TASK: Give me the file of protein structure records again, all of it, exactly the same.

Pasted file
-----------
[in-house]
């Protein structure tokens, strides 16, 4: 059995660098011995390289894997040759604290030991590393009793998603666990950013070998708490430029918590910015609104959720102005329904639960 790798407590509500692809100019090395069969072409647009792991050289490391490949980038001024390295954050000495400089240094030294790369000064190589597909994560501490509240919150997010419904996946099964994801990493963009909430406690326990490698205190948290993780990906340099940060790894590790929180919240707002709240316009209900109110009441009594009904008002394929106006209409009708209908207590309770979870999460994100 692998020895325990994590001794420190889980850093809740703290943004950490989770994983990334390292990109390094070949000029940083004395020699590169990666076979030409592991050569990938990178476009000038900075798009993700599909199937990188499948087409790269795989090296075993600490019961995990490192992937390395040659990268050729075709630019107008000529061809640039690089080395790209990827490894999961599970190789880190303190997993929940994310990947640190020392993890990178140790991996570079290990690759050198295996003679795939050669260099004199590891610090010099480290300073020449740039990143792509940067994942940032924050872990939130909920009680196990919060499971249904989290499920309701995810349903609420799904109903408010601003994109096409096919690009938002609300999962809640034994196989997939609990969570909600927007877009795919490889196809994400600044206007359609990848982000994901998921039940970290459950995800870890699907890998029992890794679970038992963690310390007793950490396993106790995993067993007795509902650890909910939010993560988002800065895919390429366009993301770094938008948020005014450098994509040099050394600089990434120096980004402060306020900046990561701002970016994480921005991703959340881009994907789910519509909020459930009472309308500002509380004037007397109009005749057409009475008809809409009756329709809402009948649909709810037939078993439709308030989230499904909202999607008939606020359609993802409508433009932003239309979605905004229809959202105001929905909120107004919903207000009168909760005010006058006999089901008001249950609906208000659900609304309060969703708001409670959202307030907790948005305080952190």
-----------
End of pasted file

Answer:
[in-house]
């Protein structure tokens, strides 16, 4: 059995660098011995390289894997040759604290030991590393009793998603666990950013070998708490430029918590910015609104959720102005329904639960 790798407590509500692809100019090395069969072409647009792991050289490391490949980038001024390295954050000495400089240094030294790369000064190589597909994560501490509240919150997010419904996946099964994801990493963009909430406690326990490698205190948290993780990906340099940060790894590790929180919240707002709240316009209900109110009441009594009904008002394929106006209409009708209908207590309770979870999460994100 692998020895325990994590001794420190889980850093809740703290943004950490989770994983990334390292990109390094070949000029940083004395020699590169990666076979030409592991050569990938990178476009000038900075798009993700599909199937990188499948087409790269795989090296075993600490019961995990490192992937390395040659990268050729075709630019107008000529061809640039690089080395790209990827490894999961599970190789880190303190997993929940994310990947640190020392993890990178140790991996570079290990690759050198295996003679795939050669260099004199590891610090010099480290300073020449740039990143792509940067994942940032924050872990939130909920009680196990919060499971249904989290499920309701995810349903609420799904109903408010601003994109096409096919690009938002609300999962809640034994196989997939609990969570909600927007877009795919490889196809994400600044206007359609990848982000994901998921039940970290459950995800870890699907890998029992890794679970038992963690310390007793950490396993106790995993067993007795509902650890909910939010993560988002800065895919390429366009993301770094938008948020005014450098994509040099050394600089990434120096980004402060306020900046990561701002970016994480921005991703959340881009994907789910519509909020459930009472309308500002509380004037007397109009005749057409009475008809809409009756329709809402009948649909709810037939078993439709308030989230499904909202999607008939606020359609993802409508433009932003239309979605905004229809959202105001929905909120107004919903207000009168909760005010006058006999089901008001249950609906208000659900609304309060969703708001409670959202307030907790948005305080952190």